A Storm Surge Watch is in effect for...
* Baffin Bay to Port Aransas Texas
* Sabine Pass to Rutherford Beach Louisiana
* Corpus Christi Bay

EXPECTED IMPACTS:


Rainfall: Nicholas is expected to produce storm total rainfall of 8-16 inches with isolated amounts close to 20" especially near our coastal areas. Areas northwest of Houston will see slightly lower totals most likely between 2-6".

Storm Surge: The storm surge tide could reach 3-5 feet above ground along our coastline from Port O'Connor to San Luis Pass including Matagorda Bay. 2-4 feet of storm surge will be possible from San Luis Pass through the upper TX coastline and into southwestern Louisiana.

Wind: Hurricane force winds (over 74 mph) will be possible through Calhoun, Jackson, Brazoria, & Matagorda counties Monday night. Tropical storm winds 39 mph and greater are expected along the upper Texas coast and possibly farther north through Harris and even up into Austin and Waller counties Monday night.

Tornadoes: Tornadoes will be possible in the outer rainbands of Nicholas starting Monday and continuing through Monday night.

LANDFALL TIMING:


Landfall is expected to occur in the vicinity of Matagorda Bay sometime Monday evening. This means the worst impacts from Nicholas will begin Monday afternoon and increase through the night, subsiding by Tuesday afternoon.

7:00 a.m.

With the latest advisory Nicholas remains a Tropical Storm with 60mph winds, but the storm has slowed and is now moving WNW at 5mph. The forecast from the NHC does continue to clear the storm from our area late Tuesday and not stall the system. We'll see off and on heavy rain through the morning, with more consistent rain later today and tonight, and conditions will rapidly deteriorate late tonight through tomorrow as winds pick up. Wherever you are when the sun sets tonight is where you should plan on staying through Tuesday afternoon.

EXPECTED IMPACTS:


Rainfall: Nicholas is expected to produce storm total rainfall of 8-16 inches with isolated amounts close to 20" especially near our coastal areas. Areas northwest of Houston will see slightly lower totals most likely between 2-6".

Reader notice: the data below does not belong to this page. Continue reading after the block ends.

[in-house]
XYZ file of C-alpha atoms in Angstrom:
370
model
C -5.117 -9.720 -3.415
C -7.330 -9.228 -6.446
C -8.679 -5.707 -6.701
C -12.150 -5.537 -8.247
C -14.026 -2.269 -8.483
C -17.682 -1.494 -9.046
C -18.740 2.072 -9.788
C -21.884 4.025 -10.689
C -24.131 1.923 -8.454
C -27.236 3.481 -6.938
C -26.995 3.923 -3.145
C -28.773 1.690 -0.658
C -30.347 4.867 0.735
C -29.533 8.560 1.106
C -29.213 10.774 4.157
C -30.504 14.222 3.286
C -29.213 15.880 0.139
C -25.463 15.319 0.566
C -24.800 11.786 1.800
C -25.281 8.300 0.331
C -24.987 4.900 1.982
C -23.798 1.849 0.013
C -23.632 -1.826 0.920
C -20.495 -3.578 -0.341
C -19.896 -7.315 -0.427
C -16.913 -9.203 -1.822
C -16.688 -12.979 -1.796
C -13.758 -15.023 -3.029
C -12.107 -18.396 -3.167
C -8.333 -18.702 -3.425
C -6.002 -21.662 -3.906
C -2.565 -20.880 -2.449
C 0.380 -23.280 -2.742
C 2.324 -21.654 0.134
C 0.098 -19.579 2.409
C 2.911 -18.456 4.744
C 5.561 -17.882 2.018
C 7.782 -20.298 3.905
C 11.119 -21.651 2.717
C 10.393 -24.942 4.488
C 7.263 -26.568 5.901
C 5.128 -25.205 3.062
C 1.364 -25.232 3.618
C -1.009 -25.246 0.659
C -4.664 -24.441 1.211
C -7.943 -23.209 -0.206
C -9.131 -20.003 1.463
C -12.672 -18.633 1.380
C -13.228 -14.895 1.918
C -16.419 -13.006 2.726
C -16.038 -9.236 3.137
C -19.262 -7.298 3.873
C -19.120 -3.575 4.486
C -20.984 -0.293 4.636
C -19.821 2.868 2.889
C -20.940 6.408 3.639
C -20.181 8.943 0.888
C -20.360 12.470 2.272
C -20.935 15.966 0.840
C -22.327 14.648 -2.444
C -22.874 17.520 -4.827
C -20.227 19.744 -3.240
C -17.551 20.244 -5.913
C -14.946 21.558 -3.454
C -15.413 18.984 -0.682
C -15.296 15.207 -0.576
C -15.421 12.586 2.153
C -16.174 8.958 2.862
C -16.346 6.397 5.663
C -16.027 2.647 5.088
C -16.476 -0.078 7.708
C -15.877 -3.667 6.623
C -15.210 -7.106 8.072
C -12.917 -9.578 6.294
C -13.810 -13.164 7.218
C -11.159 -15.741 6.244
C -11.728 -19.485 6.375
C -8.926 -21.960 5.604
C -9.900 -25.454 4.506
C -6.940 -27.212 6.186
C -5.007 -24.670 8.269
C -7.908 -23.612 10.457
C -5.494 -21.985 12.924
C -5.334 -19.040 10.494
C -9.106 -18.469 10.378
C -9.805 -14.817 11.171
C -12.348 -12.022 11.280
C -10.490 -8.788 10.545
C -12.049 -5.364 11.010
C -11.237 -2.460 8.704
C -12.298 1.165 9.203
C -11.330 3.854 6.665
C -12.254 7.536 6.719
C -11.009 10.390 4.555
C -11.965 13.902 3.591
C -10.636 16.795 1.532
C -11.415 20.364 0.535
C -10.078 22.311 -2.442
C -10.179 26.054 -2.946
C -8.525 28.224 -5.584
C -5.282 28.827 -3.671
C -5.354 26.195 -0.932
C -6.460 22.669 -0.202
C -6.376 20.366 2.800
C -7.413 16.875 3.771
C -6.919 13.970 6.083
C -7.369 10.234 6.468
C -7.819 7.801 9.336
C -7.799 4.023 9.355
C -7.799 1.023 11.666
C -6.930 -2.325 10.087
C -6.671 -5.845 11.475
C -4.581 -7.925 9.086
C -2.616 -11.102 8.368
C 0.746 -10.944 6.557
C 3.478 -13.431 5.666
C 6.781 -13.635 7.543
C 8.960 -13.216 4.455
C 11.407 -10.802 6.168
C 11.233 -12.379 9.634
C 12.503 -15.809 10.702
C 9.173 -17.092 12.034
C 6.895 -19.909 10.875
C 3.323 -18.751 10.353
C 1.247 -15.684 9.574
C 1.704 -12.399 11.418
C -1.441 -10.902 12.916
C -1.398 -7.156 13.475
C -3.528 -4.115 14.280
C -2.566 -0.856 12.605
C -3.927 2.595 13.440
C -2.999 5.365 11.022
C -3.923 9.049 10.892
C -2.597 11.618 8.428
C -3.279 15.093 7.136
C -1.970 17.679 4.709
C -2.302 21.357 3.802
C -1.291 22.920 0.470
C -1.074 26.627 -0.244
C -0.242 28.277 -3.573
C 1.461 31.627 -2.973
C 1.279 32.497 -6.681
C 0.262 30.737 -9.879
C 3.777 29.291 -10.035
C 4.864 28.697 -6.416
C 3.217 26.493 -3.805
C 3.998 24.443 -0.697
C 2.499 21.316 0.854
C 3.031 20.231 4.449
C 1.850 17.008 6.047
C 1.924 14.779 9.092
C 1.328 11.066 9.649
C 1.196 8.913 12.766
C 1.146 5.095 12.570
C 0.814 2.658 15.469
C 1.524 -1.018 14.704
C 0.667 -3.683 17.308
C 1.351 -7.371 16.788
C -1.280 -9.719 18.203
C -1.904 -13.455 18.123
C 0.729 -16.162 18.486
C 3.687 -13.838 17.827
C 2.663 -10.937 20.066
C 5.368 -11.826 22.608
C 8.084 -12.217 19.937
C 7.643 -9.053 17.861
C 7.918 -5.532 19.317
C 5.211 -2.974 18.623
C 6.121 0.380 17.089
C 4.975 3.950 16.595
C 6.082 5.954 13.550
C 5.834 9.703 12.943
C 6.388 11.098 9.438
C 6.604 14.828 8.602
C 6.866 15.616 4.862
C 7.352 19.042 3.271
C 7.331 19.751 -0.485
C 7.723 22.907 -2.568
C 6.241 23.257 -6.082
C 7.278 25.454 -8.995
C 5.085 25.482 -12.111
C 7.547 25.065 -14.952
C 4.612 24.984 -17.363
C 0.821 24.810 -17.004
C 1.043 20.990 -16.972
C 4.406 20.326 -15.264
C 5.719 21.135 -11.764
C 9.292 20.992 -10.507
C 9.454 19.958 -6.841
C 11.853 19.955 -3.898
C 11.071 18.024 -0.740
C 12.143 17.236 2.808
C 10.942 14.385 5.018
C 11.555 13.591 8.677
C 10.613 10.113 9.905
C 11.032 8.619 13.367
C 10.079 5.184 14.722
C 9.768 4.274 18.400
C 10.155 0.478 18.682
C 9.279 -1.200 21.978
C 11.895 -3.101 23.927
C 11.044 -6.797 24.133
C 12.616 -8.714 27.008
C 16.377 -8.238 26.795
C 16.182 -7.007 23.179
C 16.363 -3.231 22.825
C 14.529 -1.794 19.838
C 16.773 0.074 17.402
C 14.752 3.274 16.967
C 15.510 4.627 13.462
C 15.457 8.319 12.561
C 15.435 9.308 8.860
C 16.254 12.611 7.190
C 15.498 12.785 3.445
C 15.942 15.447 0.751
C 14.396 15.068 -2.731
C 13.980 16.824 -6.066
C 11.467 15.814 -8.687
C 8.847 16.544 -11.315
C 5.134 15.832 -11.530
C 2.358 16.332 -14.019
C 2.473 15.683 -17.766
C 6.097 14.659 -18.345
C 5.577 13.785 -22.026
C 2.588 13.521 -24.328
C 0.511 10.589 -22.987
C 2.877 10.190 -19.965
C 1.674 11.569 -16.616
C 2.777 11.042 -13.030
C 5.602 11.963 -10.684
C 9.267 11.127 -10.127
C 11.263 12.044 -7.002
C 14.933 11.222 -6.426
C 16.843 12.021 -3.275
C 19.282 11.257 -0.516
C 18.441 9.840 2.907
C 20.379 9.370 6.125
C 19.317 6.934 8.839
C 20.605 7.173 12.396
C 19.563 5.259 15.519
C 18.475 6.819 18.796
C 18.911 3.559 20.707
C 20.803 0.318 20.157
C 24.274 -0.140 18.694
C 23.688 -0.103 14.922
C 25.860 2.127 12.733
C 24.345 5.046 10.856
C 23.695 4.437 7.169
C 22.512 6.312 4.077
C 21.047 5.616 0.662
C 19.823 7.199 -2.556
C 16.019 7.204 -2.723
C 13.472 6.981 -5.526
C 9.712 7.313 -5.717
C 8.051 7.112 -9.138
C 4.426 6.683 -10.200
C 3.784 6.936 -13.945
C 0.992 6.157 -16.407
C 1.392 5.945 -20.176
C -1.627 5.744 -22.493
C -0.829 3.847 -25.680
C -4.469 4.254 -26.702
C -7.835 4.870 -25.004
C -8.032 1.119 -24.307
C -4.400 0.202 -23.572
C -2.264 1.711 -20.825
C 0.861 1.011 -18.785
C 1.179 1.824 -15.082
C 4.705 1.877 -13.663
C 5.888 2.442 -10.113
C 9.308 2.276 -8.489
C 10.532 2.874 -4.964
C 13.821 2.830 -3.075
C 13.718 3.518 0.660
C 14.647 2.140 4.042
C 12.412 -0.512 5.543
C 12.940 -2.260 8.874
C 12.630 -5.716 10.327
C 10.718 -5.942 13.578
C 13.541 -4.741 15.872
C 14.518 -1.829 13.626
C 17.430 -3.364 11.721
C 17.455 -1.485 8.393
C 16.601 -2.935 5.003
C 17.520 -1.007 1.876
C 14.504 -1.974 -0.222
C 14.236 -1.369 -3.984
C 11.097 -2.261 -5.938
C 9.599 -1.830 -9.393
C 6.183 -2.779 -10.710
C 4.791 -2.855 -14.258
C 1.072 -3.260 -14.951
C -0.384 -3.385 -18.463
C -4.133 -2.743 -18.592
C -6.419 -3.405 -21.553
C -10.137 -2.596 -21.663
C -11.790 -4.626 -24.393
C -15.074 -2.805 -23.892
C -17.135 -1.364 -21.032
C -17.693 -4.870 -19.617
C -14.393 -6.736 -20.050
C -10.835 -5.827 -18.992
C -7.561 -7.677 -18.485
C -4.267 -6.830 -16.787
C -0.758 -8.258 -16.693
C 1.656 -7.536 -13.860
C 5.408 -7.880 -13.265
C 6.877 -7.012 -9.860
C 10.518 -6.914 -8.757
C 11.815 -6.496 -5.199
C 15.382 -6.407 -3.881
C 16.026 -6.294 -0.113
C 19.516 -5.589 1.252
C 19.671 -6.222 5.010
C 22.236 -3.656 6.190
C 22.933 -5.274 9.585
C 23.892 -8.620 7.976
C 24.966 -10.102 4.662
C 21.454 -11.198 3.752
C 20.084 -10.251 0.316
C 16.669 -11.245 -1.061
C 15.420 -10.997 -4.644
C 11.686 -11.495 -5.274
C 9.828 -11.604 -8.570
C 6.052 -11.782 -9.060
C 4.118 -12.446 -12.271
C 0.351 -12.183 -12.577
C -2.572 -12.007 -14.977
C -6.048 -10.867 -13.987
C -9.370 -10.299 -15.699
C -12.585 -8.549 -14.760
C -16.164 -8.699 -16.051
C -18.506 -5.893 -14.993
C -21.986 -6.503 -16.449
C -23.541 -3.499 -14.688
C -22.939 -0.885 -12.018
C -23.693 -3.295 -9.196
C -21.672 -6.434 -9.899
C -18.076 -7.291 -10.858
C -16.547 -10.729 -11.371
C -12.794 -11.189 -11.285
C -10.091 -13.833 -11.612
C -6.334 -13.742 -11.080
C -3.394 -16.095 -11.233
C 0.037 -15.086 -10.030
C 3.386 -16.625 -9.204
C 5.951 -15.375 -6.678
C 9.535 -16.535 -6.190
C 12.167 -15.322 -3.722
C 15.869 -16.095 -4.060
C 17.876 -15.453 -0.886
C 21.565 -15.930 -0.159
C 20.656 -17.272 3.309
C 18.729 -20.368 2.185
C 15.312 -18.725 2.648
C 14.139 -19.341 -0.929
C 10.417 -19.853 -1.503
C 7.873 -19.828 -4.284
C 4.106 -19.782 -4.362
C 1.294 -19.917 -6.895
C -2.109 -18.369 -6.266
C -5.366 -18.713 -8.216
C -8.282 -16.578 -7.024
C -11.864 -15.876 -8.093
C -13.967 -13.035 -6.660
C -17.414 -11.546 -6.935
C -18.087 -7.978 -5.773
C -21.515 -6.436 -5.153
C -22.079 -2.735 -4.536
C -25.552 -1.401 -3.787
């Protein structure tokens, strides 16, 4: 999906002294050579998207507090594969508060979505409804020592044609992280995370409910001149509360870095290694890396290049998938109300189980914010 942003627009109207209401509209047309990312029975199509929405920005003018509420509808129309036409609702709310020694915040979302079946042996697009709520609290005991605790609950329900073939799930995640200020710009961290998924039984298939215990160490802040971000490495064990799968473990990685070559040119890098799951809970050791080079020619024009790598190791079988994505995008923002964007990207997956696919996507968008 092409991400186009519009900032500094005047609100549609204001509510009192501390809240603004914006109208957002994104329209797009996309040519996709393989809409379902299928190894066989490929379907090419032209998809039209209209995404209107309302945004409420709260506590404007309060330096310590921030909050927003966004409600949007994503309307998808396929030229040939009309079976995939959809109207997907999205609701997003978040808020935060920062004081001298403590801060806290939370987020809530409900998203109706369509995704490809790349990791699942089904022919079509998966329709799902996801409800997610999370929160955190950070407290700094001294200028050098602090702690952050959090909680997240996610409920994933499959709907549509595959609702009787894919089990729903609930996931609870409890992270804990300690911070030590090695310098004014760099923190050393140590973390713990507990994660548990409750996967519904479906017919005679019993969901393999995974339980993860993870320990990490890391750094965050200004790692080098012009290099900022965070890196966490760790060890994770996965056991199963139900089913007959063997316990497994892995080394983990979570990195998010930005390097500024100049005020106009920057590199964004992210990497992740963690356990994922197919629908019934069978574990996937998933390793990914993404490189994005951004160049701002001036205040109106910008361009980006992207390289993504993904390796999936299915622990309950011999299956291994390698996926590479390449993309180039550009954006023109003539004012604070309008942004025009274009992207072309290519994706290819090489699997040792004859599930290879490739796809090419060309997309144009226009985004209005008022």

Storm Surge: The storm surge tide could reach 3-5 feet above ground along our coastline from Port O'Connor to San Luis Pass including Matagorda Bay. 2-4 feet of storm surge will be possible from San Luis Pass through the upper TX coastline and into southwestern Louisiana.

Wind: Hurricane force winds (over 74 mph) will be possible through Calhoun, Jackson, Brazoria, & Matagorda counties Monday night. Tropical storm winds 39 mph and greater are expected along the upper Texas coast and possibly farther north through Harris and even up into Austin and Waller counties Monday night.

Tornadoes: Tornadoes will be possible in the outer rainbands of Nicholas starting Monday and continuing through Monday night.

LANDFALL TIMING:


Landfall is expected to occur in the vicinity of Matagorda Bay sometime Monday evening. This means the worst impacts from Nicholas will begin Monday afternoon and increase through the night, subsiding by Tuesday afternoon.

CURRENT WATCHES AND WARNINGS:


The Hurricane Watch has been extended eastward to Freeport, Texas. It runs southwest along the coast to Port Arthur. It also extends inland into Calhoun, Jackson, Matagorda, and coastal Brazoria Counties.

The Tropical Storm Warning has been extended eastward to High Island, Texas and now covers all of our local coastline down through Calhoun County. The tropical storm warning also extends inland into Brazoria, Calhoun, Chambers, Galveston, southeast Harris, Jackson, southern Liberty, and Matagorda Counties.

A Storm Surge Warning is in effect for the coast of Texas from Port Aransas to San Luis Pass, including Aransas Bay, San Antonio Bay, and Matagorda Bay.

A Storm Surge Watch is in effect from Galveston Island to Rutherford Beach, Louisiana, including Galveston Bay.

A Tropical Storm Watch is in effect for Austin, Colorado, Wharton, Fort Bend, Waller, Harris, and Liberty Counties.

A Flash Flood Watch is in effect for portions of Southeast Texas until 7 p.m. Tuesday.

5:00 a.m.
Tropical Storm Nicholas strengthened as of a 4 a.m. National Hurricane Center advisory, but it is moving faster.

It's moving north-northwest near 14 mph. It's expected to turn northward later today and north-northeastward on Tuesday. Maximum sustained winds remain near 60 mph with higher gusts.





EXPECTED IMPACTS:


Rainfall: Nicholas is expected to produce storm total rainfall of 8-16 inches with isolated amounts close to 20" especially near our coastal areas. Areas northwest of Houston will see slightly lower totals most likely between 2-6".

Storm Surge: The storm surge tide could reach 3-5 feet above ground along our coastline from Port O'Connor to San Luis Pass including Matagorda Bay. 2-4 feet of storm surge will be possible from San Luis Pass through the upper TX coastline and into southwestern Louisiana.